Very similar to an electric transformer, ignition coils have both primary and secondary winding circuits.
Even though they are used in larger, multi-part ignition systems, ignition coils can be considered the most essential component of the system. It would be ineffectual without both the high voltage and ignition energy provided by these specific electric coils. The most common application of ignition coils is in the automotive industry, in which they are used for vehicle ignition systems such as in cars, minivans, trucks, SUVs, motorcycles and more.
Another common automotive coil is the choke coil, which is usually a part of an engine. However, ignition coils are also utilized in additional industries such as: industrial manufacturing, for material handling equipment such as forklift trucks and mobile overhead cranes; agriculture, for farming equipment such as tractors, combines and balers; and recreation, for off-road vehicles such as quads, dirt bikes, three-wheelers and golf carts.
Ignition coils must not only be manufactured from conductive materials such as copper or silver, but must also be formed from materials offering high-temperature resistance.
The ignition coil functions to fire up the spark plugs by means transforming the current flow from the vehicle’s battery (typically a twelve volt or a six volt) into the many thousand of volts (between twenty and thirty thousand volts) required by the spark plugs. An ignition coil is similar to other types of electric coils in that it consists of a core and two wound wires, a primary and a secondary.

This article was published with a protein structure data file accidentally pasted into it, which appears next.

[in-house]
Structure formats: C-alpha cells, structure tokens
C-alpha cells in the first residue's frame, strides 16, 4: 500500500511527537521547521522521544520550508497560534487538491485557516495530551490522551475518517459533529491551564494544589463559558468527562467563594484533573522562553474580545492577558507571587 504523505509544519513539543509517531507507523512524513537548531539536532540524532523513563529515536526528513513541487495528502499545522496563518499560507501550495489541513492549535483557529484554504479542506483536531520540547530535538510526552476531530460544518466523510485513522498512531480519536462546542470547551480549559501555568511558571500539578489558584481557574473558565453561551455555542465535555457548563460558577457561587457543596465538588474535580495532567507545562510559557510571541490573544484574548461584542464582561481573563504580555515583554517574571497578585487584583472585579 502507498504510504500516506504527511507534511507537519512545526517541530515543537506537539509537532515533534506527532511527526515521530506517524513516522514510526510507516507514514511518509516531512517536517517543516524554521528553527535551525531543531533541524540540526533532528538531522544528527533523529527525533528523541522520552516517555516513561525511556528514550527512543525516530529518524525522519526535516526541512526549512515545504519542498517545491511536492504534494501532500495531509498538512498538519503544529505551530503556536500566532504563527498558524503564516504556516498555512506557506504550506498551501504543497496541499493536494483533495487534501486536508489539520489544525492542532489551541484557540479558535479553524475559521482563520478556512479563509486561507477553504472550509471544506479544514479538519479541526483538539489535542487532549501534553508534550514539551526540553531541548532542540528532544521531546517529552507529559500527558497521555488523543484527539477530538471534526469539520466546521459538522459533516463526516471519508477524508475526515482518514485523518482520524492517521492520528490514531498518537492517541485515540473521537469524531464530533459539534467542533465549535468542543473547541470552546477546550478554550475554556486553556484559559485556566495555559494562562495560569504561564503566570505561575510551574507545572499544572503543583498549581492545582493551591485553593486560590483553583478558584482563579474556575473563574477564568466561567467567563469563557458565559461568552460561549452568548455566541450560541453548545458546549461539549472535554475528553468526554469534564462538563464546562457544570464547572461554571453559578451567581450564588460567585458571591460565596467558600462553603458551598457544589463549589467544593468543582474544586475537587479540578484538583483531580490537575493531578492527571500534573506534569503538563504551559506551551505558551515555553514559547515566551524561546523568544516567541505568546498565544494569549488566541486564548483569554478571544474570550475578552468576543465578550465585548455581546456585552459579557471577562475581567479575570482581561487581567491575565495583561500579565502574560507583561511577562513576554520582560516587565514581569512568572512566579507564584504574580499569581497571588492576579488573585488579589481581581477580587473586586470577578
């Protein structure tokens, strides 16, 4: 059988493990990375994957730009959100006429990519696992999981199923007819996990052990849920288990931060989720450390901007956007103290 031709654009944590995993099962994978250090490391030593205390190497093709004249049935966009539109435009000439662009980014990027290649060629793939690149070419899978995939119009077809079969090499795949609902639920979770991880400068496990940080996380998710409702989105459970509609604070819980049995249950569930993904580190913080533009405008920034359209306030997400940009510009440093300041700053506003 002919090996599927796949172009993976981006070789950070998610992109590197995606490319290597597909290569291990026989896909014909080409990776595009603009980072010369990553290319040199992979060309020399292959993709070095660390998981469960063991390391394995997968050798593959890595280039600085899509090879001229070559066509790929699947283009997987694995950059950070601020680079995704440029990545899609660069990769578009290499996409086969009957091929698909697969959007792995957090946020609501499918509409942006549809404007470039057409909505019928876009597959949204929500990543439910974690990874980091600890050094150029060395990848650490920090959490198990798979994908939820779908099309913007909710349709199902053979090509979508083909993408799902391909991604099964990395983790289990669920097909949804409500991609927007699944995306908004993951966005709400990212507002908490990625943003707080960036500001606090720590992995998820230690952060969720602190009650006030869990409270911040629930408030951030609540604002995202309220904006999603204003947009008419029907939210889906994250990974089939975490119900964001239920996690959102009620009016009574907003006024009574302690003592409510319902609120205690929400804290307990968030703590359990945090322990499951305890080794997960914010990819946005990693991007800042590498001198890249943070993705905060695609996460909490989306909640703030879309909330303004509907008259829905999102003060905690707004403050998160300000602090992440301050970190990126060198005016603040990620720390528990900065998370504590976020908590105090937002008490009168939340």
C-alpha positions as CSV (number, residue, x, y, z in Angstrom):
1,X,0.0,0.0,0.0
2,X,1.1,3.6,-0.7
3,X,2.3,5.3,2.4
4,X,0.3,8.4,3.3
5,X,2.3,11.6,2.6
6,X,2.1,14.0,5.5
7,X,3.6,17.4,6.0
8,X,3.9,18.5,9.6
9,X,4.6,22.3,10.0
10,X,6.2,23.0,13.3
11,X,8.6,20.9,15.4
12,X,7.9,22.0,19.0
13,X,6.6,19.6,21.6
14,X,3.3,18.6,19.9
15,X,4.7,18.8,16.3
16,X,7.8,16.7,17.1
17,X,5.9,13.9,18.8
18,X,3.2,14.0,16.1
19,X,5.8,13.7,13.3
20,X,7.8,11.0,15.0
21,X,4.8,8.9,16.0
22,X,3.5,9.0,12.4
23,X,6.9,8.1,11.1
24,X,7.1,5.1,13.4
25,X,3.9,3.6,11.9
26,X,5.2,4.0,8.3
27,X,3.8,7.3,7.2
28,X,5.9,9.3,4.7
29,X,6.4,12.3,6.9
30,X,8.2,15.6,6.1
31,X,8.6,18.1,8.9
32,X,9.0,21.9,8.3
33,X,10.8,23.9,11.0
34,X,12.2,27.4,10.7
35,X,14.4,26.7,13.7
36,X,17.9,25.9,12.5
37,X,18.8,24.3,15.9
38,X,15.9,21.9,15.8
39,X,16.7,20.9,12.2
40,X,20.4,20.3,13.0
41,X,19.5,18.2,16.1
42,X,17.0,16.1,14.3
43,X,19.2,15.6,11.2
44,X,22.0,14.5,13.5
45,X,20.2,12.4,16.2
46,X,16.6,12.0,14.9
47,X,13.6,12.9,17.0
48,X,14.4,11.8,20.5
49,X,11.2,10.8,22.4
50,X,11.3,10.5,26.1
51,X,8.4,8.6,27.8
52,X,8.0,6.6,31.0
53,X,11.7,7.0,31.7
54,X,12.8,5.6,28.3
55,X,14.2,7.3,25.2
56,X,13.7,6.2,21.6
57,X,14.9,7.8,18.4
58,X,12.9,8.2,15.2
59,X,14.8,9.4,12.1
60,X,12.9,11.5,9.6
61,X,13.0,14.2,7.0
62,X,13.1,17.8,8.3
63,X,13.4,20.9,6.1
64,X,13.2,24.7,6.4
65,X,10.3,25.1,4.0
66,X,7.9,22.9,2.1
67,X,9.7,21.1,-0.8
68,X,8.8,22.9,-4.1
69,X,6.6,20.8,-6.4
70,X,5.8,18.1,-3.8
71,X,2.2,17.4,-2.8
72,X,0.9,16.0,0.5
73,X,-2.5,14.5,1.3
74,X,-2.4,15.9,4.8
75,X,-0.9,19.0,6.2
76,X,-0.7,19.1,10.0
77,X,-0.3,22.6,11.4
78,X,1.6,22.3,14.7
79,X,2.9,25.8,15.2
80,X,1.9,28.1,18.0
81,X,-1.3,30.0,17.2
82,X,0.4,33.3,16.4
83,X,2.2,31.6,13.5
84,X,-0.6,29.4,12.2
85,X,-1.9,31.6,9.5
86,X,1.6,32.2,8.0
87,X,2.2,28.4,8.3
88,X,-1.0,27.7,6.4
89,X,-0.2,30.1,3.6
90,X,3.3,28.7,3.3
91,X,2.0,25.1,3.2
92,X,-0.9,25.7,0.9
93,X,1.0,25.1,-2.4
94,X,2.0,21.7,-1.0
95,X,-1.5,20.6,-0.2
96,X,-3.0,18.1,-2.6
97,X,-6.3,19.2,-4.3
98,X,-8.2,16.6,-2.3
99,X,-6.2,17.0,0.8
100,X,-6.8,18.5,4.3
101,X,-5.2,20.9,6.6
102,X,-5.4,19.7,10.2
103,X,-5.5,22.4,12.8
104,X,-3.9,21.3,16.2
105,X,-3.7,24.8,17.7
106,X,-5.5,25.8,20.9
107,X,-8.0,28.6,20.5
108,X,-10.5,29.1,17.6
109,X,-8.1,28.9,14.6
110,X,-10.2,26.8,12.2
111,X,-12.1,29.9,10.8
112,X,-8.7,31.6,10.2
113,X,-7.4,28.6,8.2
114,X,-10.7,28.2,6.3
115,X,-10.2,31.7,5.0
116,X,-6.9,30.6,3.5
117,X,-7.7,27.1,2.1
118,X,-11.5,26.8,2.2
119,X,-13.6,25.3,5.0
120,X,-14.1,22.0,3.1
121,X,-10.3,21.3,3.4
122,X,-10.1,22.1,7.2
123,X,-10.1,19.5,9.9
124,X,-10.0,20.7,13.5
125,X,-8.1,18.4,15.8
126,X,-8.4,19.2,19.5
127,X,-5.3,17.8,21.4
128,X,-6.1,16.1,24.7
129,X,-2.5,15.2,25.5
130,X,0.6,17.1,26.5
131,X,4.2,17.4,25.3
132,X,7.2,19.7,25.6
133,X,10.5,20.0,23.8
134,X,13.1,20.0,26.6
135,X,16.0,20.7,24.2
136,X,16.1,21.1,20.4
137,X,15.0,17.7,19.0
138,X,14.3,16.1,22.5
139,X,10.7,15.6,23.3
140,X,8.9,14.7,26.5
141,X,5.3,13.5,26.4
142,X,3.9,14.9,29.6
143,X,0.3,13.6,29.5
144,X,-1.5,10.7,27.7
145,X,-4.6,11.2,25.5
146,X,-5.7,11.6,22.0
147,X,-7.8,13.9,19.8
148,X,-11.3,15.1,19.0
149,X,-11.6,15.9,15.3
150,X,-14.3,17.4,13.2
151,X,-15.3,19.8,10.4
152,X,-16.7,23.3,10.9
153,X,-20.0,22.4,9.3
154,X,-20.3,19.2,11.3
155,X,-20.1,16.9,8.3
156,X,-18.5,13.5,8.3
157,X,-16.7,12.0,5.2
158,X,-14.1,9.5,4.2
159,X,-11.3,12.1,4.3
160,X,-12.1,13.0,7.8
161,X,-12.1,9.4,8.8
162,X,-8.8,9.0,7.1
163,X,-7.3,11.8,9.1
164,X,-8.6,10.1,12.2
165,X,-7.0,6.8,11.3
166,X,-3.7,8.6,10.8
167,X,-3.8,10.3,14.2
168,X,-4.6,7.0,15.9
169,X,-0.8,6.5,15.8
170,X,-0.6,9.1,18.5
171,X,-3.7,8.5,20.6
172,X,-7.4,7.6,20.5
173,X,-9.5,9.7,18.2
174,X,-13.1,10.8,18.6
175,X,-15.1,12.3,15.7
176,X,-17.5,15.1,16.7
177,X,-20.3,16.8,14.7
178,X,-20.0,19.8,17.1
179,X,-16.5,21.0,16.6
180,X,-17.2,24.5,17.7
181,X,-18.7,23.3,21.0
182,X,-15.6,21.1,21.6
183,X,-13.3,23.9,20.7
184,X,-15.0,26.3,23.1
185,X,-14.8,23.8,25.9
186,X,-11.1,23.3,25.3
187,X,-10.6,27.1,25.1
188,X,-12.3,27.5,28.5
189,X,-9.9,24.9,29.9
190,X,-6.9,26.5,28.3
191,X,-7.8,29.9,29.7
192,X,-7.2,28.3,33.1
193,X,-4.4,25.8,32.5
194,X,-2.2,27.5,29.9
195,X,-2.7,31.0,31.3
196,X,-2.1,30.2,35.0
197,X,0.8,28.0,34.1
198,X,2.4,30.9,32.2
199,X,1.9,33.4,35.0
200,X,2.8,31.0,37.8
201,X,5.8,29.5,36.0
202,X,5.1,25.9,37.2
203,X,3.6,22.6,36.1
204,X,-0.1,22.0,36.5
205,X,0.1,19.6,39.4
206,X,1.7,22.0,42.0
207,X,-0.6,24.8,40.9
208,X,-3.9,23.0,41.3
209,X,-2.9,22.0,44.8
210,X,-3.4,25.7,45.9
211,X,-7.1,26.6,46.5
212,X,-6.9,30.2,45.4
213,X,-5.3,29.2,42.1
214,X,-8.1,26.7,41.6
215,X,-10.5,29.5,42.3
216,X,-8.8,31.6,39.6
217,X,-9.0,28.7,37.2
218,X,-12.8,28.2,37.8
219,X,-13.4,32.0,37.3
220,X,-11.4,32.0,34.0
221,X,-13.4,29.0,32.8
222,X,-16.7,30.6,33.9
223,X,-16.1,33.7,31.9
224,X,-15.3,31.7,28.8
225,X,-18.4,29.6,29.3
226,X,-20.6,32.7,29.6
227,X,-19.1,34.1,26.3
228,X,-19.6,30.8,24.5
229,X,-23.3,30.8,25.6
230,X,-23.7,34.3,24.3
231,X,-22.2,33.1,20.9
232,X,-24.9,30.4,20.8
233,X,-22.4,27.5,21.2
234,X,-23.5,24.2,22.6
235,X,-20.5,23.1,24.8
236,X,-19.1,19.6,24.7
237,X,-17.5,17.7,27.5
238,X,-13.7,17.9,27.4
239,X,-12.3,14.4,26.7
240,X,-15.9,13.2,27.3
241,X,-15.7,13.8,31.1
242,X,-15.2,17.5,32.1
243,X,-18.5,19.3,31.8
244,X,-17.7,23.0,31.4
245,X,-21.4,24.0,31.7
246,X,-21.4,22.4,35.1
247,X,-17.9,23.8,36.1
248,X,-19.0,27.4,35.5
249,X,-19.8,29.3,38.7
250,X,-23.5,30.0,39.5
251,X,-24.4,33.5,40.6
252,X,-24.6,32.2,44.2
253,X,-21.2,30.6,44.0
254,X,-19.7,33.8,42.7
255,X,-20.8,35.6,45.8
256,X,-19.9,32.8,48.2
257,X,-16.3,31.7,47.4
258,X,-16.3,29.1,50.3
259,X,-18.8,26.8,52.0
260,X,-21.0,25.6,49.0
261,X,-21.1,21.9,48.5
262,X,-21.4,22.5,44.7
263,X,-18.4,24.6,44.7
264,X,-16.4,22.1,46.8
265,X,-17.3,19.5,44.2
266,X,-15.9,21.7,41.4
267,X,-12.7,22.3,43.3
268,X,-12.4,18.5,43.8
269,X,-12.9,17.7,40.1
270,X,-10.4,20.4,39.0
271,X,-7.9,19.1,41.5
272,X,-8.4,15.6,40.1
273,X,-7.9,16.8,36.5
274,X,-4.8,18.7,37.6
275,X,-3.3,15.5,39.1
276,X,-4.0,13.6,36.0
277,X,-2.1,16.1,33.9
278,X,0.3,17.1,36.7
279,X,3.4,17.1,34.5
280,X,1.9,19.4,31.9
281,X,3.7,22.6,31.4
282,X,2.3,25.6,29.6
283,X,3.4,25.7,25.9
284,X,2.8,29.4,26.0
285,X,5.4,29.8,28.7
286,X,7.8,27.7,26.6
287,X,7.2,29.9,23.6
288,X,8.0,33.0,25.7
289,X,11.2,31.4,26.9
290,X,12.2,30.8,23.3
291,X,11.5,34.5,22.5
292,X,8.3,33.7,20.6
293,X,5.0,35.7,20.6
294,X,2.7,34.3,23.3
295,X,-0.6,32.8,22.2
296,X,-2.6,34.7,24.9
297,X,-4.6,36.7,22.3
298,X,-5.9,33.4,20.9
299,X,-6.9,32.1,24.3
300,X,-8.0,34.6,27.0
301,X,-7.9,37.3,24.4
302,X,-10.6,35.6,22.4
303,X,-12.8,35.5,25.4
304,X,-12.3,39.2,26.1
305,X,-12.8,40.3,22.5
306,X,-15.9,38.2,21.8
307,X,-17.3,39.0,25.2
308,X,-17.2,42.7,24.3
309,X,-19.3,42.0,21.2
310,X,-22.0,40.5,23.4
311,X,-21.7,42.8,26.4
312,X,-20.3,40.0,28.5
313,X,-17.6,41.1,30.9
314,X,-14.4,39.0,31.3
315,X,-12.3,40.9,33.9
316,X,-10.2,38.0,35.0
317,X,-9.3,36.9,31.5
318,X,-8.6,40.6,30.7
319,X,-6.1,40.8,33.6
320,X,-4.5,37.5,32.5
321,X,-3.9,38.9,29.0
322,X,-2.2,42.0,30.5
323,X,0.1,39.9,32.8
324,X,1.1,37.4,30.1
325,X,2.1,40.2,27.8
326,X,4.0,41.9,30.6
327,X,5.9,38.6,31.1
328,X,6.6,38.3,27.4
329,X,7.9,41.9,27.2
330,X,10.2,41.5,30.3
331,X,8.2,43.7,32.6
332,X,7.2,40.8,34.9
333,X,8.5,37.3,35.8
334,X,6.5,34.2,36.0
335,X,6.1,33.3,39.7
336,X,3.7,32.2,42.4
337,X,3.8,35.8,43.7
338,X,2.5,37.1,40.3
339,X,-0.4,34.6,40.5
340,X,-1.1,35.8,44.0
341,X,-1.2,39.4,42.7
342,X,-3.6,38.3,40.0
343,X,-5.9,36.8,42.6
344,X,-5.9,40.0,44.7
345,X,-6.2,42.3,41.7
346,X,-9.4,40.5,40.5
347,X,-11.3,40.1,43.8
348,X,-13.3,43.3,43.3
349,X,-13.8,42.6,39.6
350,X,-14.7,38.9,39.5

The primary coil is commonly manufactured from a very heavy gage of copper that is insulated in protective materials that disable the current flow from jumping from one loop to another and consequently shorting out the system. The primary coil generally contains about one hundred to one hundred and fifty turns, or coils of wire.
The secondary coil, on the other hand, is typically manufactured from a very fine gage of copper, which must also be insulated to protect against shorting the system. The secondary coil contains many more turns than the primary coil, generally ranging from fifteen thousand to thirty thousand. The secondary coil is fitted inside the turns of the primary coil and both coils are wrapped around the core.
Typically cylindrically-shaped, the core of an ignition coil is manufactured from soft iron that is filled with oil that serves as a coolant enabling the core to withstand the extreme temperatures reached by the current flow.